The Relationships of Age, Physical Activity Level, Adiposity, and Diet, with Human Satellite Myogenesis, and Metabolism
Fausnacht, Dane Weston
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In healthy individuals, satellite cells are partly responsible for muscle repair and preventing atrophy. Previous studies have linked the loss of muscle mass associated with aging to satellite cell dysfunction, postulating that satellite cell function diminishes with age. New evidence suggests that this may not be true as satellite cells collected from healthy aged participants appear indistinguishable from their healthy young counterparts. Satellite cell dysfunction appears to be more mechanistically linked to poor lifestyle factors such as low physical activity, improper diet, and increased adiposity. For this study, satellite cell function was evaluated against the effects of aging, diet, activity level, and adiposity. Satellite cells were collected from the vastus lateralis of sedentary (<2 hours/week activity) male donors categorized into young (18-30 years) and older (60-80 years) groups, as well as a young endurance trained group (18-30 years, 5+ hours/week of running/cycling). Cells were collected in young sedentary males before and after a four-week, high fat (55% of kcal), and hypercaloric (+1000 kcal over DEE) diet (HFHCD). Cells were also subjected to an in-vitro, high substrate media (HSM) challenge, then grown in media with a fivefold increase in glucose (25 mM) and an additional 400 uM of fatty acids (2:1 palmitate:oleate) before seven days of serum starved differentiation. The cells were evaluated for their proliferation rate, ability to differentiate (fusion index), rate of reactive oxygen species (ROS) production, and capacity for substrate oxidation (glucose and fatty acid). The young group exhibited a lower proportion of body fat than the older group (22.4%±8.1 vs. 28.3%±6.3). When compared to the older group, the young group also presented elevated oxidative efficiency (68%, p<0.05) and reduced pyruvate oxidation (-60%, p<0.05) in measures of muscle tissue homogenate. However, isolated satellite cells from the young and older group demonstrated no observable differences in any measures (proliferation rate, fusion index, ROS production, or substrate oxidation), other than increased oxidative efficiency in cells from older vs. younger donors. Cells from young endurance trained donors demonstrated faster proliferation rates (39%, p<0.05) and elevated early stage fusion (33%, p<0.05) when compared to cells from older individuals. Compared to pre-diet measures, cells collected post HFHCD revealed significantly reduced proliferation rates (-19%, p<0.05). When grown in HSM (as compared to control media), cells from young lean (<25% BF) and trained participants had blunted proliferation rates (-4.8% and -12.6%, p<0.05), fusion index scores (p<0.05), and ROS production rates. Cells collected from participants with higher adiposity (>25% BF) and those collected post HFHCD experienced increased proliferation and fusion when exposed to the HSM. This data suggests that donor activity level, adiposity, and diet but not age are mediating factors for satellite cell function. The cells appear to develop a preference for their in-vivo environment, as cells collected from the leaner and trained participants had their proliferation and fusion rates reduced when exposed to HSM. Conversely, exposure to the HSM accelerated the proliferation and fusion of cells collected from donors with higher body fat and those collected post HFHCD.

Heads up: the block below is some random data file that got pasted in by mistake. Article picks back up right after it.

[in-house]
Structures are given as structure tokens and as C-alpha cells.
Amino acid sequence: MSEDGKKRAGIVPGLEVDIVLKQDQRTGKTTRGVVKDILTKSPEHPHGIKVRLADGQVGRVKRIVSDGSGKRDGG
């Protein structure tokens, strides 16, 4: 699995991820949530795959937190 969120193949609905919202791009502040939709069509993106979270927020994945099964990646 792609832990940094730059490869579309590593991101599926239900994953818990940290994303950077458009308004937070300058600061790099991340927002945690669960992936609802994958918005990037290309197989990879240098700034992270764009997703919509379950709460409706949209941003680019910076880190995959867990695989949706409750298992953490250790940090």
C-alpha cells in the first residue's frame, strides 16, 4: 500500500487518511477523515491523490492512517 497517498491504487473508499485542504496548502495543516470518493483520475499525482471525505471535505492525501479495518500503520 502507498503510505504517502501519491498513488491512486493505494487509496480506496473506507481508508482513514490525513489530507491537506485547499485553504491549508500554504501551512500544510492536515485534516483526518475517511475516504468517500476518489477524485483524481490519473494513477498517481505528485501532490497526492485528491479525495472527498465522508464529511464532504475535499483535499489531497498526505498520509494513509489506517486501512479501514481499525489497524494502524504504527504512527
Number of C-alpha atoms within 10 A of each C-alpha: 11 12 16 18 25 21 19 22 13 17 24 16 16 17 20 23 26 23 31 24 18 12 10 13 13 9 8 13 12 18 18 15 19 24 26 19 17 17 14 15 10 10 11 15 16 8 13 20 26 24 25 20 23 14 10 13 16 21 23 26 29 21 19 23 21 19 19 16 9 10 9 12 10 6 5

- Doctoral Dissertations